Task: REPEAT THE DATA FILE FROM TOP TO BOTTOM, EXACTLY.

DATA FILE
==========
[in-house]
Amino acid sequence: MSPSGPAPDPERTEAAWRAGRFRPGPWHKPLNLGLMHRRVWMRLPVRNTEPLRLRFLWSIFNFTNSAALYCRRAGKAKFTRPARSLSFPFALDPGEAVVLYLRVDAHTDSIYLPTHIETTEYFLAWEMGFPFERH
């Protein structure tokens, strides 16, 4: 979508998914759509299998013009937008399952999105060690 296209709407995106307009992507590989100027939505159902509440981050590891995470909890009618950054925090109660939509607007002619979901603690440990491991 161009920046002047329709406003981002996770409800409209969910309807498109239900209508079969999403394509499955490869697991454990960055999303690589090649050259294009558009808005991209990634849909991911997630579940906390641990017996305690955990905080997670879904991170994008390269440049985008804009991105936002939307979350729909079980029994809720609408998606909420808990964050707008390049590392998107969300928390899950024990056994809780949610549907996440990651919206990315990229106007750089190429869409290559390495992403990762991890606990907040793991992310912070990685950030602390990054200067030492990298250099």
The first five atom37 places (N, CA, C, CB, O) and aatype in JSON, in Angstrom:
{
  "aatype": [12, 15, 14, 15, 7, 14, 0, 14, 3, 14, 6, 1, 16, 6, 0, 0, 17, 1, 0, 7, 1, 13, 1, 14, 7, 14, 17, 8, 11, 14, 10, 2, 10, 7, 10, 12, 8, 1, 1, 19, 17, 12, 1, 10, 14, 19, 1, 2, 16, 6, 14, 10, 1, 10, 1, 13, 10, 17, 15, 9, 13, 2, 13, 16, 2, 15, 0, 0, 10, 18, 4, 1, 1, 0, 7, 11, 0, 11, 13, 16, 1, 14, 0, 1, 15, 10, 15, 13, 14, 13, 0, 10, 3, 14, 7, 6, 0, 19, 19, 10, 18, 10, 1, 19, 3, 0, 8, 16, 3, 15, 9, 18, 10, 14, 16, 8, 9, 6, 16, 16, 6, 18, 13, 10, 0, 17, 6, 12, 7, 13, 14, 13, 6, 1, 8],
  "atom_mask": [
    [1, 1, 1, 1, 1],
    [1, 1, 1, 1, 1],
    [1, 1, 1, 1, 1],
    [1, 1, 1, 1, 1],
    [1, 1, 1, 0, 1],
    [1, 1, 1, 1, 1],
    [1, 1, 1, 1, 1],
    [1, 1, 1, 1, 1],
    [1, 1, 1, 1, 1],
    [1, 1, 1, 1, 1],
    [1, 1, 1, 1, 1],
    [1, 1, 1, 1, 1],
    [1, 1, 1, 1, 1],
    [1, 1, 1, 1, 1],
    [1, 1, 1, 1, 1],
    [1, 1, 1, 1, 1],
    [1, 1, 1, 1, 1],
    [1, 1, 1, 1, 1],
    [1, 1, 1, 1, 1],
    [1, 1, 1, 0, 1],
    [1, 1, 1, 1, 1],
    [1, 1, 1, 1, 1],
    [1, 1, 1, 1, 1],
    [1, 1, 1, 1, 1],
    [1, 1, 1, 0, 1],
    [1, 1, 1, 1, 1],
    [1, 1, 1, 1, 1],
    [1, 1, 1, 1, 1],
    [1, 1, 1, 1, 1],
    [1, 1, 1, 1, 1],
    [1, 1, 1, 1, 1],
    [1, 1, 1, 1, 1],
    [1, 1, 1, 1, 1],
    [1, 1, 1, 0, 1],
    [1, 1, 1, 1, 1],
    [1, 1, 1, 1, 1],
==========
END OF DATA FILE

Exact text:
[in-house]
Amino acid sequence: MSPSGPAPDPERTEAAWRAGRFRPGPWHKPLNLGLMHRRVWMRLPVRNTEPLRLRFLWSIFNFTNSAALYCRRAGKAKFTRPARSLSFPFALDPGEAVVLYLRVDAHTDSIYLPTHIETTEYFLAWEMGFPFERH
């Protein structure tokens, strides 16, 4: 979508998914759509299998013009937008399952999105060690 296209709407995106307009992507590989100027939505159902509440981050590891995470909890009618950054925090109660939509607007002619979901603690440990491991 161009920046002047329709406003981002996770409800409209969910309807498109239900209508079969999403394509499955490869697991454990960055999303690589090649050259294009558009808005991209990634849909991911997630579940906390641990017996305690955990905080997670879904991170994008390269440049985008804009991105936002939307979350729909079980029994809720609408998606909420808990964050707008390049590392998107969300928390899950024990056994809780949610549907996440990651919206990315990229106007750089190429869409290559390495992403990762991890606990907040793991992310912070990685950030602390990054200067030492990298250099």
The first five atom37 places (N, CA, C, CB, O) and aatype in JSON, in Angstrom:
{
  "aatype": [12, 15, 14, 15, 7, 14, 0, 14, 3, 14, 6, 1, 16, 6, 0, 0, 17, 1, 0, 7, 1, 13, 1, 14, 7, 14, 17, 8, 11, 14, 10, 2, 10, 7, 10, 12, 8, 1, 1, 19, 17, 12, 1, 10, 14, 19, 1, 2, 16, 6, 14, 10, 1, 10, 1, 13, 10, 17, 15, 9, 13, 2, 13, 16, 2, 15, 0, 0, 10, 18, 4, 1, 1, 0, 7, 11, 0, 11, 13, 16, 1, 14, 0, 1, 15, 10, 15, 13, 14, 13, 0, 10, 3, 14, 7, 6, 0, 19, 19, 10, 18, 10, 1, 19, 3, 0, 8, 16, 3, 15, 9, 18, 10, 14, 16, 8, 9, 6, 16, 16, 6, 18, 13, 10, 0, 17, 6, 12, 7, 13, 14, 13, 6, 1, 8],
  "atom_mask": [
    [1, 1, 1, 1, 1],
    [1, 1, 1, 1, 1],
    [1, 1, 1, 1, 1],
    [1, 1, 1, 1, 1],
    [1, 1, 1, 0, 1],
    [1, 1, 1, 1, 1],
    [1, 1, 1, 1, 1],
    [1, 1, 1, 1, 1],
    [1, 1, 1, 1, 1],
    [1, 1, 1, 1, 1],
    [1, 1, 1, 1, 1],
    [1, 1, 1, 1, 1],
    [1, 1, 1, 1, 1],
    [1, 1, 1, 1, 1],
    [1, 1, 1, 1, 1],
    [1, 1, 1, 1, 1],
    [1, 1, 1, 1, 1],
    [1, 1, 1, 1, 1],
    [1, 1, 1, 1, 1],
    [1, 1, 1, 0, 1],
    [1, 1, 1, 1, 1],
    [1, 1, 1, 1, 1],
    [1, 1, 1, 1, 1],
    [1, 1, 1, 1, 1],
    [1, 1, 1, 0, 1],
    [1, 1, 1, 1, 1],
    [1, 1, 1, 1, 1],
    [1, 1, 1, 1, 1],
    [1, 1, 1, 1, 1],
    [1, 1, 1, 1, 1],
    [1, 1, 1, 1, 1],
    [1, 1, 1, 1, 1],
    [1, 1, 1, 1, 1],
    [1, 1, 1, 0, 1],
    [1, 1, 1, 1, 1],
    [1, 1, 1, 1, 1],